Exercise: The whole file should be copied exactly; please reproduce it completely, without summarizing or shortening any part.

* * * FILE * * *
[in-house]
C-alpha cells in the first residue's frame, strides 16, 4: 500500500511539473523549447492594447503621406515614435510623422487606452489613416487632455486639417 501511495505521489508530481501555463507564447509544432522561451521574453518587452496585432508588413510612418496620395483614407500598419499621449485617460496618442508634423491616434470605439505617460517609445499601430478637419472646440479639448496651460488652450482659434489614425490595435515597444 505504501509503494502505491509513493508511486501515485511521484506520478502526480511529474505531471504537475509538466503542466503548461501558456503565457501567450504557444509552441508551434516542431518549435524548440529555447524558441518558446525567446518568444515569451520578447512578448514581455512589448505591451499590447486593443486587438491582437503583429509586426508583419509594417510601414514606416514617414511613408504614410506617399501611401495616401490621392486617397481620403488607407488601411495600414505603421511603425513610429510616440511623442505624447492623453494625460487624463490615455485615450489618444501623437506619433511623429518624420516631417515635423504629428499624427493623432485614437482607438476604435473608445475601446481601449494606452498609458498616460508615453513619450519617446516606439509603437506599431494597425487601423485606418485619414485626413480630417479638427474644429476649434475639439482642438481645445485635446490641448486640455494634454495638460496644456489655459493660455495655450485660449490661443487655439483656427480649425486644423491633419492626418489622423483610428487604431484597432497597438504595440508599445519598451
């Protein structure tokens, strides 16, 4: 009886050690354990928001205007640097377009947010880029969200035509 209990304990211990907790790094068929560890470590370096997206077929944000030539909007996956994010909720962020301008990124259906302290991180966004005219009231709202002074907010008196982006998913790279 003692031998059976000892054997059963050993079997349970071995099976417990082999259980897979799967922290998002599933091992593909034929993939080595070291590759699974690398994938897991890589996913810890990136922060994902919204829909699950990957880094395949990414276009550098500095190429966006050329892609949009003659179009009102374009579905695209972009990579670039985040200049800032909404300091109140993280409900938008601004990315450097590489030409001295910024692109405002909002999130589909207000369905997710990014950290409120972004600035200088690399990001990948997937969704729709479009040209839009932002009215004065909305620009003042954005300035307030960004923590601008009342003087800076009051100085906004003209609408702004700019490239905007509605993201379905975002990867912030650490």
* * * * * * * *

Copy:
[in-house]
C-alpha cells in the first residue's frame, strides 16, 4: 500500500511539473523549447492594447503621406515614435510623422487606452489613416487632455486639417 501511495505521489508530481501555463507564447509544432522561451521574453518587452496585432508588413510612418496620395483614407500598419499621449485617460496618442508634423491616434470605439505617460517609445499601430478637419472646440479639448496651460488652450482659434489614425490595435515597444 505504501509503494502505491509513493508511486501515485511521484506520478502526480511529474505531471504537475509538466503542466503548461501558456503565457501567450504557444509552441508551434516542431518549435524548440529555447524558441518558446525567446518568444515569451520578447512578448514581455512589448505591451499590447486593443486587438491582437503583429509586426508583419509594417510601414514606416514617414511613408504614410506617399501611401495616401490621392486617397481620403488607407488601411495600414505603421511603425513610429510616440511623442505624447492623453494625460487624463490615455485615450489618444501623437506619433511623429518624420516631417515635423504629428499624427493623432485614437482607438476604435473608445475601446481601449494606452498609458498616460508615453513619450519617446516606439509603437506599431494597425487601423485606418485619414485626413480630417479638427474644429476649434475639439482642438481645445485635446490641448486640455494634454495638460496644456489655459493660455495655450485660449490661443487655439483656427480649425486644423491633419492626418489622423483610428487604431484597432497597438504595440508599445519598451
């Protein structure tokens, strides 16, 4: 009886050690354990928001205007640097377009947010880029969200035509 209990304990211990907790790094068929560890470590370096997206077929944000030539909007996956994010909720962020301008990124259906302290991180966004005219009231709202002074907010008196982006998913790279 003692031998059976000892054997059963050993079997349970071995099976417990082999259980897979799967922290998002599933091992593909034929993939080595070291590759699974690398994938897991890589996913810890990136922060994902919204829909699950990957880094395949990414276009550098500095190429966006050329892609949009003659179009009102374009579905695209972009990579670039985040200049800032909404300091109140993280409900938008601004990315450097590489030409001295910024692109405002909002999130589909207000369905997710990014950290409120972004600035200088690399990001990948997937969704729709479009040209839009932002009215004065909305620009003042954005300035307030960004923590601008009342003087800076009051100085906004003209609408702004700019490239905007509605993201379905975002990867912030650490």